- $300m integrated sugar factory under construction
- NSDC’s ES commends BUA’s contribution
Economic analysts have continually accentrated the fact that despite Nigeria’s struggle to attain self sufficiency in food production,the country possesses unique opportunities for growth and development, notably within the non-oil sector and food processing value chains that can be fully maximised through the development of a sustainable plan to put the nation on accelerated growth within well-specified and realistic attainable timelines.
They also contend that the sugar sector is one of the critical economic facets in which Nigeria holds potential for not only self-sufficiency, but also, enormous opportunities for profitable investments, industrial growth, huge employment opportunities in the resultant value chain, and development of host communities.
According to Zacch Adedeji, executive secretary of the National Sugar Development Council (NSCDC), the sugar sector has in the last five years, attracted over N250 billion investments and is projected to draw higher investments in the coming years.
This, he explained, has been spurred by the growing involvement of indigenous sugar production companies working in accordance with the implementations of the Nigerian Sugar Master Plan (NSMP), a ten-year policy document designed to not only boost sugar production and accelerate self-sufficiency, but also, attract over $1 billion annually in local and foreign direct investments and create an estimated 107,000 jobs over the first ten year period.
In recognition of indigenous industrialisation to the development of the sugar sector, the National Sugar Development Council recently commended BUA Foods Plc, one of Nigeria’s leading indigenous food production companies over the level of progress made at its wholly owned subsidiary, LASUCO Sugar Company Limited (LASUCO) located in Lafiagi, Kwara State.
Speaking during a working visit to the 20,000 hectares plantation, Zacch Adedeji, the NSCDC executive secretary, thanked BUA Foods for its resilient commitment towards the council’s backward integration programme.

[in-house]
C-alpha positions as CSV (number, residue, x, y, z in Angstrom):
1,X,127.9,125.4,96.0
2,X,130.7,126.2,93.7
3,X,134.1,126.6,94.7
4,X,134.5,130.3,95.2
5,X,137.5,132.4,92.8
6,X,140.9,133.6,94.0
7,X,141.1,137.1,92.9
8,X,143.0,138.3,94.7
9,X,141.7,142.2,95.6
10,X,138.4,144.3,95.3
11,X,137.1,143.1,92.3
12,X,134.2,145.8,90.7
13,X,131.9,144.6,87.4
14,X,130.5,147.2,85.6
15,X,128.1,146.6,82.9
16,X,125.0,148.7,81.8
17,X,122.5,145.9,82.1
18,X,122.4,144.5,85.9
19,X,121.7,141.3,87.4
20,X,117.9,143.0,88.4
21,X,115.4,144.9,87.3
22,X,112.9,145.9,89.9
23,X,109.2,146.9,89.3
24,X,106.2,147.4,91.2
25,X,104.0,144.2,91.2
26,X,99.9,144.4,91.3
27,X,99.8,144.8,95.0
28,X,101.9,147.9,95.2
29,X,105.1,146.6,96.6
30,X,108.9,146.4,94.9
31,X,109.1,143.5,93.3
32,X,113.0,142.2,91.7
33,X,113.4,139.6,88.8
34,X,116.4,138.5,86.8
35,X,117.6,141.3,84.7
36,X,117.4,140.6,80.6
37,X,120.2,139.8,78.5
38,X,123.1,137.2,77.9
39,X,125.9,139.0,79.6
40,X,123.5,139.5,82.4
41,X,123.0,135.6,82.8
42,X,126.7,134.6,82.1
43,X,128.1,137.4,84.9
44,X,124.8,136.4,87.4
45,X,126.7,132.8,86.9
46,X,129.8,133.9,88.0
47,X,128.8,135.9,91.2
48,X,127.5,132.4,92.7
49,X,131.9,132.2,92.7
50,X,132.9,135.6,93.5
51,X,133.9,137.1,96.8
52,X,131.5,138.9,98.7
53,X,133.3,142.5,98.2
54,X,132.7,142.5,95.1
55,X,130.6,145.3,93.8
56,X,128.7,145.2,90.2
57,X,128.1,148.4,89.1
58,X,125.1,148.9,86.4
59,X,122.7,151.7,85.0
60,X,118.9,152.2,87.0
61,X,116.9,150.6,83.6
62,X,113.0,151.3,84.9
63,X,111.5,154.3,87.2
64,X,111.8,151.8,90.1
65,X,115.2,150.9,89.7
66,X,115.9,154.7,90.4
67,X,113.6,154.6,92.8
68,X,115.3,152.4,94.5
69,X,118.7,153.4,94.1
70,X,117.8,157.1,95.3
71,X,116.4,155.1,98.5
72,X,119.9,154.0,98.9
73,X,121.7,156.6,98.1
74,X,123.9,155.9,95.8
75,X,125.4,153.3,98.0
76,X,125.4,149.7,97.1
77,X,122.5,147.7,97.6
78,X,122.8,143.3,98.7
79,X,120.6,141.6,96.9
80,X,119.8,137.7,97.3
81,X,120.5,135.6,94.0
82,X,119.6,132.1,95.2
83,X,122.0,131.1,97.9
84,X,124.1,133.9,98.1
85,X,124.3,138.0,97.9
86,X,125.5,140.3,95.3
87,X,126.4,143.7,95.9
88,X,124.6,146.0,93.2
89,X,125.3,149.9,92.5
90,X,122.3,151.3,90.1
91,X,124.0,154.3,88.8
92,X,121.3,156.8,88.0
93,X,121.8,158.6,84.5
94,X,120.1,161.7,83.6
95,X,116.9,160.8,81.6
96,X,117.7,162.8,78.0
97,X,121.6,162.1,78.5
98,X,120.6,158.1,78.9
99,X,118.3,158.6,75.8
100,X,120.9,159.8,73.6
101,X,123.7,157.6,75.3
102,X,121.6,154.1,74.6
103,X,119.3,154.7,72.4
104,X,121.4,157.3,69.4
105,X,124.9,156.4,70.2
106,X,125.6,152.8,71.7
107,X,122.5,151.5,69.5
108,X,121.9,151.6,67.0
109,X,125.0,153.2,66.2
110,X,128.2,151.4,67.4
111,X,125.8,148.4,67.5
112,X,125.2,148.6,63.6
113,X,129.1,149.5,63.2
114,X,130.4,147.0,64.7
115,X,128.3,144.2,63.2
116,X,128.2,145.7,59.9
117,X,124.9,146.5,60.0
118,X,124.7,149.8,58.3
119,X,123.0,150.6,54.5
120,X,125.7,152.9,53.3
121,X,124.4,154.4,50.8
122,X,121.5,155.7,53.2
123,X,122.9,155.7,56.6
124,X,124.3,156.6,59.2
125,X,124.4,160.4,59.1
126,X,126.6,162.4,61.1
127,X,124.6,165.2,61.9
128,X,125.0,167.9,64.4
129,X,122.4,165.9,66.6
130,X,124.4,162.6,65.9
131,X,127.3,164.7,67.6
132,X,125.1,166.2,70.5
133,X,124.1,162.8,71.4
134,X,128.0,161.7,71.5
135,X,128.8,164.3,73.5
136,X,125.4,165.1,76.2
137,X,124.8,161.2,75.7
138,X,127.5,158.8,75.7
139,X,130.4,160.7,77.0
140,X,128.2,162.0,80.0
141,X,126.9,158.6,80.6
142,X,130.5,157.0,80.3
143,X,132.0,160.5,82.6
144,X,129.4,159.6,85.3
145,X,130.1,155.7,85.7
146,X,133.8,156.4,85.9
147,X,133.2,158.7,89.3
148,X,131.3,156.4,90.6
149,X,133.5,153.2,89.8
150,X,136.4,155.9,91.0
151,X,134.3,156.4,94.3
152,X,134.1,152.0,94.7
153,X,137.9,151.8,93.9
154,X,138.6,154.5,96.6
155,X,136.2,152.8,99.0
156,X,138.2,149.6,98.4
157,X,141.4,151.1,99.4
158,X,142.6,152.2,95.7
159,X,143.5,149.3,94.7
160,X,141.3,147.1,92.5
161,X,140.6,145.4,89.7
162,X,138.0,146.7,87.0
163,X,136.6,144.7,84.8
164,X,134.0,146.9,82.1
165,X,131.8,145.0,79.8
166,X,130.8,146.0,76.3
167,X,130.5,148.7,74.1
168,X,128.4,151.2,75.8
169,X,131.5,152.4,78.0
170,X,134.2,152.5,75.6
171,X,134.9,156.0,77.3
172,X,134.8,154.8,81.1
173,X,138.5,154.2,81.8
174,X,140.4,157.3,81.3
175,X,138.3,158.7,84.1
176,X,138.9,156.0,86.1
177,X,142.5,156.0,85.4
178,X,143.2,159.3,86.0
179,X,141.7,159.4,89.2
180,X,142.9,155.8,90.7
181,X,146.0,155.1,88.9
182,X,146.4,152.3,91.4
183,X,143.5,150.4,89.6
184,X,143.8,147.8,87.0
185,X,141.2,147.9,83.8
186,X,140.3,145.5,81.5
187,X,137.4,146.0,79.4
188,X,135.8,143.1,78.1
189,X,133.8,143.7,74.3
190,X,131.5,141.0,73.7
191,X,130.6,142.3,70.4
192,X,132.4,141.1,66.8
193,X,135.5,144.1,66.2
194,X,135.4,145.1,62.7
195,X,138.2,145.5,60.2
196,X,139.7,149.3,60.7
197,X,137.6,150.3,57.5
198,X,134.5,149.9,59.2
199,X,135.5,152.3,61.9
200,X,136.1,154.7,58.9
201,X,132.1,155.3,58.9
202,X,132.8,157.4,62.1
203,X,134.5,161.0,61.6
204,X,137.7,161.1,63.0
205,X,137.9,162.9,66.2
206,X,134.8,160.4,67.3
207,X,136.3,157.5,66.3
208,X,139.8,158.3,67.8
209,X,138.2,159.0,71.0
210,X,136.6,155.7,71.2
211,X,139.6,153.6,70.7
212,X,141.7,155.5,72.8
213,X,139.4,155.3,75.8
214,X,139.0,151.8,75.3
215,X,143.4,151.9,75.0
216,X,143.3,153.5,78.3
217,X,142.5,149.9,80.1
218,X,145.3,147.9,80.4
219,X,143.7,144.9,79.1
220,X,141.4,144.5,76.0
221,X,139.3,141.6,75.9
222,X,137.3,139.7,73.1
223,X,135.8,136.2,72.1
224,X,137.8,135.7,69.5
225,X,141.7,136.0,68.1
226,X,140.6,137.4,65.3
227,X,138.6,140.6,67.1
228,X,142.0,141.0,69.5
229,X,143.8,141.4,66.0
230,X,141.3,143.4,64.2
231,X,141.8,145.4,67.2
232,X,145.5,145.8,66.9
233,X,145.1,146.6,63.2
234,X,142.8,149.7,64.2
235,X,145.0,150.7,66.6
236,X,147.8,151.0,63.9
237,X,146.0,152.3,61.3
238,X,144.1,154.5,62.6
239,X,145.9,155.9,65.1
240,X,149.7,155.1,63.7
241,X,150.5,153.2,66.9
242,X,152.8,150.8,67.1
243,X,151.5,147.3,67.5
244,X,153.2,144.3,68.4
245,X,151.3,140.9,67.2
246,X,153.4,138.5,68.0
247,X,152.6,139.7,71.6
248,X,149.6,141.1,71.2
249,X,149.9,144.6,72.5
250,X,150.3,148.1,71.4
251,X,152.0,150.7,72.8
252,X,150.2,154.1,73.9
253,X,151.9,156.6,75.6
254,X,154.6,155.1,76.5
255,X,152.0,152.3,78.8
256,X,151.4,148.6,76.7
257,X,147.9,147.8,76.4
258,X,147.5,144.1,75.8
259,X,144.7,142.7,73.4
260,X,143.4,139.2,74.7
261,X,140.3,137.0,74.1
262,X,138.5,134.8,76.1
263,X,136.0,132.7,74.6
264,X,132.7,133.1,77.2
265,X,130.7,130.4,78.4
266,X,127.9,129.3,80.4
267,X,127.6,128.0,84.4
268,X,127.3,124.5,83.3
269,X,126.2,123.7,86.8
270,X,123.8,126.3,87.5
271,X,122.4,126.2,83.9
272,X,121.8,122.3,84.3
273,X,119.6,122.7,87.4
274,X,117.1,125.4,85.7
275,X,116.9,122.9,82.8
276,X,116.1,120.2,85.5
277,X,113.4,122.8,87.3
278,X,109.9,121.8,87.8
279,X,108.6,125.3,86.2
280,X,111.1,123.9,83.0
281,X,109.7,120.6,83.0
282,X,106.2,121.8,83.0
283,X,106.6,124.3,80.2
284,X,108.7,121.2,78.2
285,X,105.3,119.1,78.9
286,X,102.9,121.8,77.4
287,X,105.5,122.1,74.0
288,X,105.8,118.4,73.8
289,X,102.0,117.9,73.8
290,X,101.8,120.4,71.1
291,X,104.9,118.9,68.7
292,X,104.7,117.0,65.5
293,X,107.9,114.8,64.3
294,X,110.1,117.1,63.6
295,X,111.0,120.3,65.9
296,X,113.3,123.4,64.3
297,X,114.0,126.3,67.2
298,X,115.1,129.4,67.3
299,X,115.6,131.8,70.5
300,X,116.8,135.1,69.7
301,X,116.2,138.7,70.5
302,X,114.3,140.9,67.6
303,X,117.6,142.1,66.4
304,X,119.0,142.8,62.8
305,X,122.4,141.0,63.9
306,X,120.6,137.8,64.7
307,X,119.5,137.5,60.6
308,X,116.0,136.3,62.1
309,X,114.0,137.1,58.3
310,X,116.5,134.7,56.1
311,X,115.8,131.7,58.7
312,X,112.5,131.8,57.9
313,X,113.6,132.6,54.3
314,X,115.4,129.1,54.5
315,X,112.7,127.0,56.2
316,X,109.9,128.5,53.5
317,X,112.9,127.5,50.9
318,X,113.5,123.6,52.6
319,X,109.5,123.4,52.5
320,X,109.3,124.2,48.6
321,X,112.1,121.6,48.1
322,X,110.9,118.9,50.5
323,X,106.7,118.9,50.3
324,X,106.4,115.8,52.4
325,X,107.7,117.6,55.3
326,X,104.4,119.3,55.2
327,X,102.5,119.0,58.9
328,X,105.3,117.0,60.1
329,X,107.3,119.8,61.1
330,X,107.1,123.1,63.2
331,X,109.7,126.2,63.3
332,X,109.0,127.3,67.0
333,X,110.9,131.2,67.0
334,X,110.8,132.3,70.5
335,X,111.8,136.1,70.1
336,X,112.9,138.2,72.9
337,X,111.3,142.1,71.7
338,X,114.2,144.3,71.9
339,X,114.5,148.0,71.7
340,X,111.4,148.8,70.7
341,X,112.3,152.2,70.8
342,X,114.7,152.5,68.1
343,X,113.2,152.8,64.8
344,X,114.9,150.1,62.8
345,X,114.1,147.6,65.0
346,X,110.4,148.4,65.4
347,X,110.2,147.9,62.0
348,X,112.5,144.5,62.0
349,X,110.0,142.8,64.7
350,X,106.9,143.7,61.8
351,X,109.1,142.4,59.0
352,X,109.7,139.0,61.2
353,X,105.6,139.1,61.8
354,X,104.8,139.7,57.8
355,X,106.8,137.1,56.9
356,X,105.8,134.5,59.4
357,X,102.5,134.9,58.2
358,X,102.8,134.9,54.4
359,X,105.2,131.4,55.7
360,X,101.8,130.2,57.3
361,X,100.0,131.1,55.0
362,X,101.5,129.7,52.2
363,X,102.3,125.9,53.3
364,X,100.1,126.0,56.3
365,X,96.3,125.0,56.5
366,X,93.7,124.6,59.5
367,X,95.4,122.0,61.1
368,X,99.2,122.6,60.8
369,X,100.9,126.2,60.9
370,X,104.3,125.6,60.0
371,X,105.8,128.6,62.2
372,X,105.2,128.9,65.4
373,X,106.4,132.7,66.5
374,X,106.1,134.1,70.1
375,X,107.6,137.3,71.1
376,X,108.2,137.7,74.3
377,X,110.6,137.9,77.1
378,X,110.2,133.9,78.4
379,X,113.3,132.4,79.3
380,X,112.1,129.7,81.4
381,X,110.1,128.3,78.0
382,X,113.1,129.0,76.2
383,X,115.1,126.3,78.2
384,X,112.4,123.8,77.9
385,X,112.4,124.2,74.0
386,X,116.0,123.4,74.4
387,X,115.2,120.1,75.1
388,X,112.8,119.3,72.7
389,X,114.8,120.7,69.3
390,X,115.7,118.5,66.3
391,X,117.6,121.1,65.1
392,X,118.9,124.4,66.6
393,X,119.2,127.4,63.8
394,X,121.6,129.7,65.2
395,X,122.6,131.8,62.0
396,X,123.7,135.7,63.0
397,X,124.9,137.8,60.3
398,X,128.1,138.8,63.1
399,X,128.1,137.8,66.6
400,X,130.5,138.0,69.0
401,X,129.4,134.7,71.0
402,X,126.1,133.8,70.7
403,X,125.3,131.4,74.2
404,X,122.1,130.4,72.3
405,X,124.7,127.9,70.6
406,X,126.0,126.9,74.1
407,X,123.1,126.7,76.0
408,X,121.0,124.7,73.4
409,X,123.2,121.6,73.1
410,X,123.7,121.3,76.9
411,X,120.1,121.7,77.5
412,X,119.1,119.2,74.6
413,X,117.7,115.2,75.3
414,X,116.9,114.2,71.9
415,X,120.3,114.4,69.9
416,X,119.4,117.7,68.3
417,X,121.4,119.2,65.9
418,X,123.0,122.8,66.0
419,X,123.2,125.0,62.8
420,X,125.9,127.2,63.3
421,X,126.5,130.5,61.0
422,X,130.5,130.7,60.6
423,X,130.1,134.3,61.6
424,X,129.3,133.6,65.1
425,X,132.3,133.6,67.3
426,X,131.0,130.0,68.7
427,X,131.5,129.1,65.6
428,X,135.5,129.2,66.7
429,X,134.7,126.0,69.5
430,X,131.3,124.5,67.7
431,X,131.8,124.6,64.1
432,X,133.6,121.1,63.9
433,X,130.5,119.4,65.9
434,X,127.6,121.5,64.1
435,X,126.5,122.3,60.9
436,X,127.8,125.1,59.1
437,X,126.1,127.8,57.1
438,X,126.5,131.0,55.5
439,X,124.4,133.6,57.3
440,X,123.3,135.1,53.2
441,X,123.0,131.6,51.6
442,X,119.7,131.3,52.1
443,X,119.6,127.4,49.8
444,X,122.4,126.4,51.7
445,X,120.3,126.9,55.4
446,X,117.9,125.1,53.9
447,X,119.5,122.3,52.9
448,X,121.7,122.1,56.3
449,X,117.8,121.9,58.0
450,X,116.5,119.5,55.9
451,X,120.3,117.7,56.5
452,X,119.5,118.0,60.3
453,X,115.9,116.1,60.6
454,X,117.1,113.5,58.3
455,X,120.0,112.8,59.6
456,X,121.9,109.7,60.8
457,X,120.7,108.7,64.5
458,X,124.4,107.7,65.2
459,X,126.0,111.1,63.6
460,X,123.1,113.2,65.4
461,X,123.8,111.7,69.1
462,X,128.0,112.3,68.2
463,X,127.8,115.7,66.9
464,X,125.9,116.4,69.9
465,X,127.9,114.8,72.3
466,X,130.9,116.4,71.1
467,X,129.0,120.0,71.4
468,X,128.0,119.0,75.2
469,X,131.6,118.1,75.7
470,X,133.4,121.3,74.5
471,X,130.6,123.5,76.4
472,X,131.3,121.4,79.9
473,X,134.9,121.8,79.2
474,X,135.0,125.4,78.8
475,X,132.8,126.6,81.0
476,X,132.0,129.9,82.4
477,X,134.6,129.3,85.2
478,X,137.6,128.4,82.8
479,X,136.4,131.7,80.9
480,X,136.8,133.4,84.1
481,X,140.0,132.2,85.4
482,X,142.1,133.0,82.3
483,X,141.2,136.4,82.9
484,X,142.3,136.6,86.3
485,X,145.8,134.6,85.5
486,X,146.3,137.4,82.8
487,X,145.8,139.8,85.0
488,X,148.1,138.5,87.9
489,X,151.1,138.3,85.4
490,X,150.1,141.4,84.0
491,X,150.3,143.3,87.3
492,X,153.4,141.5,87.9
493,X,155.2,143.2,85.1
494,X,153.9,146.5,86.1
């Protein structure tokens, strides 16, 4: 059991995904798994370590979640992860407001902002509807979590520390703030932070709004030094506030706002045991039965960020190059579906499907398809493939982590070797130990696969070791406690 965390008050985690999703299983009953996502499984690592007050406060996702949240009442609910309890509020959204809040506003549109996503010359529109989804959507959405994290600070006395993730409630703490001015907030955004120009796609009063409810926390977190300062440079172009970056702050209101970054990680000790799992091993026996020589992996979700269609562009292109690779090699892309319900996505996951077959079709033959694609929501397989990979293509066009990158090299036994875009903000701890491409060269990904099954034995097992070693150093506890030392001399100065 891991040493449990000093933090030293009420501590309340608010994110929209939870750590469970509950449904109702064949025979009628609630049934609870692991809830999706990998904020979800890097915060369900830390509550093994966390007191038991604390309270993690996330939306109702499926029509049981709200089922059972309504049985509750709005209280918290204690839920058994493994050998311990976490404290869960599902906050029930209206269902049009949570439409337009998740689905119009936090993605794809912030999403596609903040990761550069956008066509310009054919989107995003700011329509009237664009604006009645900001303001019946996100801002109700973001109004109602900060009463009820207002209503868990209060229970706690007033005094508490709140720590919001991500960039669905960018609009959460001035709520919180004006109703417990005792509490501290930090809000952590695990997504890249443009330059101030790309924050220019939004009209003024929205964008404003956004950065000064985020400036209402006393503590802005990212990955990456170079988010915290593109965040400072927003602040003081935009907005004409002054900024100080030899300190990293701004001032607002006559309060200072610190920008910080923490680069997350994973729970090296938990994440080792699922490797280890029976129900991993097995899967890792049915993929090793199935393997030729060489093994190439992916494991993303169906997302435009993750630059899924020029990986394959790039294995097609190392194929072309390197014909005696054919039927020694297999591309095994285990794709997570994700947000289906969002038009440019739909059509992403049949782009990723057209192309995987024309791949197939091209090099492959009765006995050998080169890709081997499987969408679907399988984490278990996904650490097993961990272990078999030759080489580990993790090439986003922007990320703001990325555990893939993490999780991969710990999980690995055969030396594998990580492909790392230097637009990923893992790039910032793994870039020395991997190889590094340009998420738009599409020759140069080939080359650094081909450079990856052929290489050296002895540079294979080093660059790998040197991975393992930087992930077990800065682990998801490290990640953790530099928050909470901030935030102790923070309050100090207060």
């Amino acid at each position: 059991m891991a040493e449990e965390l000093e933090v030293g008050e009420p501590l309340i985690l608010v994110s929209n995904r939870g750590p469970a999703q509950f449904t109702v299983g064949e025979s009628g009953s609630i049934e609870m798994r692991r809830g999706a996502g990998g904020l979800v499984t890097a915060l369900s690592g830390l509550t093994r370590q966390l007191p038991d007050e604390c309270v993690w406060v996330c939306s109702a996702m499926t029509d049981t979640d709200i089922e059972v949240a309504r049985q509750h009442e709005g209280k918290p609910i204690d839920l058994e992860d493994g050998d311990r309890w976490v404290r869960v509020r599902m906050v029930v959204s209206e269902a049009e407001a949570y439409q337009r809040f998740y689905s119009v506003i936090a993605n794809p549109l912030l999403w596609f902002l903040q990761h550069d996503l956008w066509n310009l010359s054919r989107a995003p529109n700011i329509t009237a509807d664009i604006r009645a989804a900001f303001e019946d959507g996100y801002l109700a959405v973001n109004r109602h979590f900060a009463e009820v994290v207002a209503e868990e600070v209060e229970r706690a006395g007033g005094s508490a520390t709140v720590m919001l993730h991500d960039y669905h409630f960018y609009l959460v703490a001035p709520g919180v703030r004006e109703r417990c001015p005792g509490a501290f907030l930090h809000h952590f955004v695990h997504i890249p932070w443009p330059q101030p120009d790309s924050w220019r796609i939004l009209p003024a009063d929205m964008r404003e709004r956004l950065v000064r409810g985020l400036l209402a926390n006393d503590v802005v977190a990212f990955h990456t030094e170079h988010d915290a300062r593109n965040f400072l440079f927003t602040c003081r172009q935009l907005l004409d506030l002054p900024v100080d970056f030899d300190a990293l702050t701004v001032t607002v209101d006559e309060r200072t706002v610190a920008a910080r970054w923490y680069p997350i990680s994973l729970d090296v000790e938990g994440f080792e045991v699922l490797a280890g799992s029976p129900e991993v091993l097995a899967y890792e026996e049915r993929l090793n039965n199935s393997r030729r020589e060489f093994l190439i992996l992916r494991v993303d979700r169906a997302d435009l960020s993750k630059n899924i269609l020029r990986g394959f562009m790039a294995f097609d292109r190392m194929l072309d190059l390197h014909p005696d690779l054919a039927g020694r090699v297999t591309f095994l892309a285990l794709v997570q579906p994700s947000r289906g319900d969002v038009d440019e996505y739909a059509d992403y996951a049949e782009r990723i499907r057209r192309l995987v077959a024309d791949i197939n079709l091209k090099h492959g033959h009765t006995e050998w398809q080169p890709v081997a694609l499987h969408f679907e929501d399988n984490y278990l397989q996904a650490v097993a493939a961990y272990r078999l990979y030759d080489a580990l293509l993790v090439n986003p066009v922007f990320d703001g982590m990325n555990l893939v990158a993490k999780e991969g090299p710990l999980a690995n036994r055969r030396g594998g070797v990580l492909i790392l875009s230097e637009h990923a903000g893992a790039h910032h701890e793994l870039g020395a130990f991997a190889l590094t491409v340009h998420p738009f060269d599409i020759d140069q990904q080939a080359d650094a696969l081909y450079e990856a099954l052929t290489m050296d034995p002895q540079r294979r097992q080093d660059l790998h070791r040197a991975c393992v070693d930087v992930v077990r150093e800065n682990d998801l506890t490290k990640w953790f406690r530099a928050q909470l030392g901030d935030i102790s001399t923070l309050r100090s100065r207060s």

He also expressed satisfaction with the level of progress made at the integrated sugar factory, adding that it is an indication that Nigeria is moving a step closer to achieving self-sufficiency in sugar production.
Adedeji further disclosed that one of the major targets of the NSCDC is to locally produce 70 per cent of Nigeria’s sugar consumption which is currently at 1.7 million metric tonnes per annum of which LASUCO is expected to play a pivotal role by contributing up to 25 percent of the targeted local consumption based on its capacity.
The NSCDC executive secretary also observed that the company is working towards supporting farmers through an out-grower scheme to increase sugar cane production and provide a springboard for expansion of its local sugar production while impacting the host community and Nigerian economy at large.
“I am impressed with the level of progress I have seen here. All that’s required is to further develop the field to which I have seen the commitment of the BUA team” he added.
Addressing the NSDC team, Ayodele Abioye, acting managing director of BUA Foods, said the visit was timely as it restates the company’s drive to ensure the advancement of the food sector and the Nigerian economy.
Abioye noted that BUA is committed to fully attaining the NSDC’s backward integration program, noting that the company clearly understands its role in conserving foreign exchange, boosting local capacity, creating jobs,enhancing skill acquisition and ensuring that less emphasis is placed on imported raw materials.
“We believe at take-off, this enormous project will make a huge impact to our business and the aspirations of the council,” he said.
When fully completed, the over $300 million integrated sugar factory is expected to contain a sugar mill with a capacity of 10,000 tonnes of cane per day, a sugar refinery with an annual capacity of 220,000metric tonnes, a 35megawatts power generating plant to fuel the factory with potential to supply the national grid, and a 20 million-litre per annum ethanol production plant.
The plantation also includes a 3-kilometre airstrip of international standard, constructed to accelerate operations.
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